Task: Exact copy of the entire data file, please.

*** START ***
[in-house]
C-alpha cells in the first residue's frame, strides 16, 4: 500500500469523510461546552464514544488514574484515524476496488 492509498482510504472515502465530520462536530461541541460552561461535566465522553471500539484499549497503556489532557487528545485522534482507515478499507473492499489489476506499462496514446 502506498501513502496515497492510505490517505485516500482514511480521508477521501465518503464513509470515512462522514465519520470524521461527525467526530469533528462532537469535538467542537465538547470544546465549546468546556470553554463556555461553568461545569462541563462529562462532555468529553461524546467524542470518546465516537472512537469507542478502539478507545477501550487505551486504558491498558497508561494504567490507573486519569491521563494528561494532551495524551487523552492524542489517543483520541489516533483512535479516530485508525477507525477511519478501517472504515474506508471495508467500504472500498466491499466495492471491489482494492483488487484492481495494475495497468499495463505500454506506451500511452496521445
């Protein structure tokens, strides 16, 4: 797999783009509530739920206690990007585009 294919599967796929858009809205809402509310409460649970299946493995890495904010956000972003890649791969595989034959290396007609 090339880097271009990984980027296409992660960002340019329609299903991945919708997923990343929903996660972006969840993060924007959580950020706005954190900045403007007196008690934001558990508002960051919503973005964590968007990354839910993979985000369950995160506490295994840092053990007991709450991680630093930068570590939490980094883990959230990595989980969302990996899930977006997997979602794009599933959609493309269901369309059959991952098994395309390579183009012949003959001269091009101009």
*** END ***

[in-house]
C-alpha cells in the first residue's frame, strides 16, 4: 500500500469523510461546552464514544488514574484515524476496488 492509498482510504472515502465530520462536530461541541460552561461535566465522553471500539484499549497503556489532557487528545485522534482507515478499507473492499489489476506499462496514446 502506498501513502496515497492510505490517505485516500482514511480521508477521501465518503464513509470515512462522514465519520470524521461527525467526530469533528462532537469535538467542537465538547470544546465549546468546556470553554463556555461553568461545569462541563462529562462532555468529553461524546467524542470518546465516537472512537469507542478502539478507545477501550487505551486504558491498558497508561494504567490507573486519569491521563494528561494532551495524551487523552492524542489517543483520541489516533483512535479516530485508525477507525477511519478501517472504515474506508471495508467500504472500498466491499466495492471491489482494492483488487484492481495494475495497468499495463505500454506506451500511452496521445
């Protein structure tokens, strides 16, 4: 797999783009509530739920206690990007585009 294919599967796929858009809205809402509310409460649970299946493995890495904010956000972003890649791969595989034959290396007609 090339880097271009990984980027296409992660960002340019329609299903991945919708997923990343929903996660972006969840993060924007959580950020706005954190900045403007007196008690934001558990508002960051919503973005964590968007990354839910993979985000369950995160506490295994840092053990007991709450991680630093930068570590939490980094883990959230990595989980969302990996899930977006997997979602794009599933959609493309269901369309059959991952098994395309390579183009012949003959001269091009101009």